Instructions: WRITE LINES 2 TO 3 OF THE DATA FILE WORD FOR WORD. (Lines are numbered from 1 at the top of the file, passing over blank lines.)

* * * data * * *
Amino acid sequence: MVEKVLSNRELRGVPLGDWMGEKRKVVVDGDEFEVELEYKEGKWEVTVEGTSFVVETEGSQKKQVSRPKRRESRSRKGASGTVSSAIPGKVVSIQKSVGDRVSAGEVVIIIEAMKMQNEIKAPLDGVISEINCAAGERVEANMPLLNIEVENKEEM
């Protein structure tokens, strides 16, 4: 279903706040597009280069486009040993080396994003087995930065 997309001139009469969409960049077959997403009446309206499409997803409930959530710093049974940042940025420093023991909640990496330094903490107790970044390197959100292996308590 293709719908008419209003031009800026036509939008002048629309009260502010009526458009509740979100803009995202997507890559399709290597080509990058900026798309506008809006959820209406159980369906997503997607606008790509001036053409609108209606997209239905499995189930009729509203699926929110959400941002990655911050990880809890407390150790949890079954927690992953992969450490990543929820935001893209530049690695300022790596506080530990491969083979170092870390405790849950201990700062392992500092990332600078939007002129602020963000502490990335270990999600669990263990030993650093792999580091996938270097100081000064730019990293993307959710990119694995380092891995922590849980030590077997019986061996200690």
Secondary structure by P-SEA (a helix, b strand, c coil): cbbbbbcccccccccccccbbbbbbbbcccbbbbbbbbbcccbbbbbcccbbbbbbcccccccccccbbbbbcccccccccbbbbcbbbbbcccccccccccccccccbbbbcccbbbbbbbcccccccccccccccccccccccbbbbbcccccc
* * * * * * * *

């Protein structure tokens, strides 16, 4: 279903706040597009280069486009040993080396994003087995930065 997309001139009469969409960049077959997403009446309206499409997803409930959530710093049974940042940025420093023991909640990496330094903490107790970044390197959100292996308590 293709719908008419209003031009800026036509939008002048629309009260502010009526458009509740979100803009995202997507890559399709290597080509990058900026798309506008809006959820209406159980369906997503997607606008790509001036053409609108209606997209239905499995189930009729509203699926929110959400941002990655911050990880809890407390150790949890079954927690992953992969450490990543929820935001893209530049690695300022790596506080530990491969083979170092870390405790849950201990700062392992500092990332600078939007002129602020963000502490990335270990999600669990263990030993650093792999580091996938270097100081000064730019990293993307959710990119694995380092891995922590849980030590077997019986061996200690």
Secondary structure by P-SEA (a helix, b strand, c coil): cbbbbbcccccccccccccbbbbbbbbcccbbbbbbbbbcccbbbbbcccbbbbbbcccccccccccbbbbbcccccccccbbbbcbbbbbcccccccccccccccccbbbbcccbbbbbbbcccccccccccccccccccccccbbbbbcccccc